Yaakov: Rivky won’t let me play with the firetruck!
(Mom absently, not glancing up): Well, go tell her she has to let you play with it.
Yaakov tells her; Rivky ignores him.
Rivky: Yaakov hit me!
Mom (absently): Well, go tell him it’s not nice to hit people.
Rivky tells him; Yaakov ignores her.
Not very effective.
Method III — Lecturing
Some parents react to their children’s fighting by preaching to them. Favorite topics on which to lecture are “Brotherly Love” and/or “The Special Responsibility of the Oldest Child”: “You children should know better. You should love each other — not fight with each other! The oldest child in a family has a big responsibility to set an example of proper behavior. The other children are supposed to listen to him and look up to him and respect him and...”
However, fighting children are angry children. They are in no mood for sermons. So these parents’ words usually fall on deaf ears.
Method IV — Direct Intervention
Other parents rush into the “thick of battle,” size up the situation (accurately or not) at a glance, and take to task whichever child seems to be at fault: If Shifra is crying, she must be the “victim” and Yoni must be to blame. One problem with this approach is that, while Yoni may indeed be the cause of Shifra’s tears, the parent doesn’t know what “poor little Shifra” may have done to provoke Yoni’s aggressive behavior. Besides, children have old scores to settle; Yoni may well be getting back at Shifra for something she did to him the day before.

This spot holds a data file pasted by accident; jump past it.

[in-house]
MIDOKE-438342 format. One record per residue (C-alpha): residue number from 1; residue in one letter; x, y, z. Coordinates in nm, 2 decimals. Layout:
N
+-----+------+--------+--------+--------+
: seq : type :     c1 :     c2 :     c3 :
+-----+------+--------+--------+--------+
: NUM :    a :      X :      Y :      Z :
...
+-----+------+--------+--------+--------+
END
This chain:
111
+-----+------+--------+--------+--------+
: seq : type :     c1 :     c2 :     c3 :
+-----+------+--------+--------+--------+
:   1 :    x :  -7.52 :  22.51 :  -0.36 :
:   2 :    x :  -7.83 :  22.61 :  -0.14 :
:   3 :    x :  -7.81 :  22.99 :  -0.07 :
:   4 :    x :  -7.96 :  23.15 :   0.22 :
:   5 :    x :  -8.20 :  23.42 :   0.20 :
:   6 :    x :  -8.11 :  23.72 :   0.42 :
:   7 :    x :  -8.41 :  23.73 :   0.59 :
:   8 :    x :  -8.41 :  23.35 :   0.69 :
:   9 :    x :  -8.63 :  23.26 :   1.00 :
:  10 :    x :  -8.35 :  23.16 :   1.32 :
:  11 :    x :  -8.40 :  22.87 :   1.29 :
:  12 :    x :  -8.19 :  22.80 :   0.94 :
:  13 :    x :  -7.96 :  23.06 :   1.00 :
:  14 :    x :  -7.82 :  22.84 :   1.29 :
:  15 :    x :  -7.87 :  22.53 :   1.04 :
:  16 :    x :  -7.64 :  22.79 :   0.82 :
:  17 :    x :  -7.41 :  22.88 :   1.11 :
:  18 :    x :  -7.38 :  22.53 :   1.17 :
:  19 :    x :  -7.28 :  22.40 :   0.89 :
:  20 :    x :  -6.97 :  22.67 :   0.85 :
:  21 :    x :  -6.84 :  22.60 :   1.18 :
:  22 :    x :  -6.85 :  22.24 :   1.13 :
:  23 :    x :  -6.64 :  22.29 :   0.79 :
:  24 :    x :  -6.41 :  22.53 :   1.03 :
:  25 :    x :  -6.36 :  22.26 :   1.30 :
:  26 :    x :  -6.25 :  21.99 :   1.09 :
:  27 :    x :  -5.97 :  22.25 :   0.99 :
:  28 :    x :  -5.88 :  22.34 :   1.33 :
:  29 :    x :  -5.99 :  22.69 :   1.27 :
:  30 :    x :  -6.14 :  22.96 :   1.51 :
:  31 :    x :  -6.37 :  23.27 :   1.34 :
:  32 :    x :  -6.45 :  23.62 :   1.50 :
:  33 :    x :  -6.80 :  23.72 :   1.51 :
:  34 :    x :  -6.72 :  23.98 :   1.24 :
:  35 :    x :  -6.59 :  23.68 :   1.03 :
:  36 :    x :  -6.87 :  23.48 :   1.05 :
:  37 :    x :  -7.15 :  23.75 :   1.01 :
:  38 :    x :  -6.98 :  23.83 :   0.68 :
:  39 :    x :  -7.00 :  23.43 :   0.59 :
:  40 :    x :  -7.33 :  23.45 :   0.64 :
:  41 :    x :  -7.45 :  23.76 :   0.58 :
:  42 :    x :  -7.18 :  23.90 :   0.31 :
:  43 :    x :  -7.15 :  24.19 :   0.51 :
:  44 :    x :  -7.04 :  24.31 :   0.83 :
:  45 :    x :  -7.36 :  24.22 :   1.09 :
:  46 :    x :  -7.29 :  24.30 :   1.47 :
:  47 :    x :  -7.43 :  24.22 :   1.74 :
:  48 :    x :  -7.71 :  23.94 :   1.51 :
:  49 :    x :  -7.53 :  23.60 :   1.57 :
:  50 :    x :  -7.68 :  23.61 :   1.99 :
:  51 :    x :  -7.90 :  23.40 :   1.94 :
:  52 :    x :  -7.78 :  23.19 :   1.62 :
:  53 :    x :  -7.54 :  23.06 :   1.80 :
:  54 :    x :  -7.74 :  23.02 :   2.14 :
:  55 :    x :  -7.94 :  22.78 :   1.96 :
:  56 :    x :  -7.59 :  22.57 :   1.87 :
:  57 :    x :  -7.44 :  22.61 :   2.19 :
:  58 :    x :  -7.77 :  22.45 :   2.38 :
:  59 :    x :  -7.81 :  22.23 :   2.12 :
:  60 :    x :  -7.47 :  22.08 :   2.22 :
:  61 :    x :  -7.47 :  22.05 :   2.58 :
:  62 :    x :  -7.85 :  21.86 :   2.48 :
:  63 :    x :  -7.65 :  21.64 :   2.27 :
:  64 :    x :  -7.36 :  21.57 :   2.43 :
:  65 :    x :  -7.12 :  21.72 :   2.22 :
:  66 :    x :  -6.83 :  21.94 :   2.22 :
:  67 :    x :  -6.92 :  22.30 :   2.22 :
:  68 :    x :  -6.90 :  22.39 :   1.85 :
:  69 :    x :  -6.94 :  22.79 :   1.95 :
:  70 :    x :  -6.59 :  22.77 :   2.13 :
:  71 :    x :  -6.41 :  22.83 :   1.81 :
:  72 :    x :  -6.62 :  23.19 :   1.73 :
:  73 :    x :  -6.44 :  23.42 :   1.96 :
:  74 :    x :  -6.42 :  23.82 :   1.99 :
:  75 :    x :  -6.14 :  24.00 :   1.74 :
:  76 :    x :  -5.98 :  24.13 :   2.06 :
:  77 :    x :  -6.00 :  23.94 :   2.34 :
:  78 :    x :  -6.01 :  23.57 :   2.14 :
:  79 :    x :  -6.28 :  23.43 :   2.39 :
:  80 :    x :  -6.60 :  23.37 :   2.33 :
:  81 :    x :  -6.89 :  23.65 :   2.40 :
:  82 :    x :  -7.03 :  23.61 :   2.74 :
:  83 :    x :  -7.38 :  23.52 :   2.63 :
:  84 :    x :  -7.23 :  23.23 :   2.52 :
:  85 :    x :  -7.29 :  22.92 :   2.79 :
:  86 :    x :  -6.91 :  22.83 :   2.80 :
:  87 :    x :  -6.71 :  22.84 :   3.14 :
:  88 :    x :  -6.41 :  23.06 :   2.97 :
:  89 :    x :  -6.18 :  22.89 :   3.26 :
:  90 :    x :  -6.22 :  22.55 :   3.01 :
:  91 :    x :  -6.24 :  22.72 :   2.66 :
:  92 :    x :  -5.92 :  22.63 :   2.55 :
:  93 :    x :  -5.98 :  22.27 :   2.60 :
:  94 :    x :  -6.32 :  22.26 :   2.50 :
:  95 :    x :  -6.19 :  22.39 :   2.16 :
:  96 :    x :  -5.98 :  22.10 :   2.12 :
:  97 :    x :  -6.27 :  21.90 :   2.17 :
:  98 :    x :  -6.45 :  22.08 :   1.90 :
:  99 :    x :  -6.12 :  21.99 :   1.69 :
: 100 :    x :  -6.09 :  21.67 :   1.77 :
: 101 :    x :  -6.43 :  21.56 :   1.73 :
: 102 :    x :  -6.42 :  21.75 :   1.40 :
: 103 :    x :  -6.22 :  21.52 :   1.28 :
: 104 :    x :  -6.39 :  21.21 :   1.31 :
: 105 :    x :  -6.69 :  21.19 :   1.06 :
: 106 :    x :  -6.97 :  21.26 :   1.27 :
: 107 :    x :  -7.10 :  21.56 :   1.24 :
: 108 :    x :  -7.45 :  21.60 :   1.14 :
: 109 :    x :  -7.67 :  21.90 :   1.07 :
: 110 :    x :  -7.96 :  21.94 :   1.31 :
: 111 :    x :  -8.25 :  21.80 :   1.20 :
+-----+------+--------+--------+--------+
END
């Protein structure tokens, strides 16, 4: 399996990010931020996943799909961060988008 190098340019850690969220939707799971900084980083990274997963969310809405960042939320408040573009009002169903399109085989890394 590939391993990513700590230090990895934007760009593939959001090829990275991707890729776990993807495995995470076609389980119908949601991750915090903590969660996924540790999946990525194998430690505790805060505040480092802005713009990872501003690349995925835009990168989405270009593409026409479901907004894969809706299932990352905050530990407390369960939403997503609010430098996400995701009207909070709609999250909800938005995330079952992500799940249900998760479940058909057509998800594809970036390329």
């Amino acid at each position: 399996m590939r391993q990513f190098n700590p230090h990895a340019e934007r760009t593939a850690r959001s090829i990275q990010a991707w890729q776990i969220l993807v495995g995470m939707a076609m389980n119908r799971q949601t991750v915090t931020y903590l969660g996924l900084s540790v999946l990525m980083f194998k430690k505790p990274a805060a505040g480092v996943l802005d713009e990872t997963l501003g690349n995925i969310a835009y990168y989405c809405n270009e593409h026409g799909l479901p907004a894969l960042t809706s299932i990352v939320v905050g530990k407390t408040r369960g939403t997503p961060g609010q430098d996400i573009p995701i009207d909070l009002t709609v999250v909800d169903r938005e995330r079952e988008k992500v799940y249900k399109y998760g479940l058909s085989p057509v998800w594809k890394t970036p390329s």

But victims are not always treated with kid gloves either. When they come to complain, they may be told, “Come on, Shifra. I know Yoni’s not hitting you for nothing — what did you do to him?” Shifra then feels bitter and is likely to go back to try to settle the score on her own.
Method V — Arbitration
Sometimes parents attempt arbitration. For example, they will try to persuade one child that the other did not intend to be mean or to hurt him. But the child is usually left unconvinced and parents often end up in an unpleasant argument. This is especially unlikely to work if the peacemaking is attempted during the fight.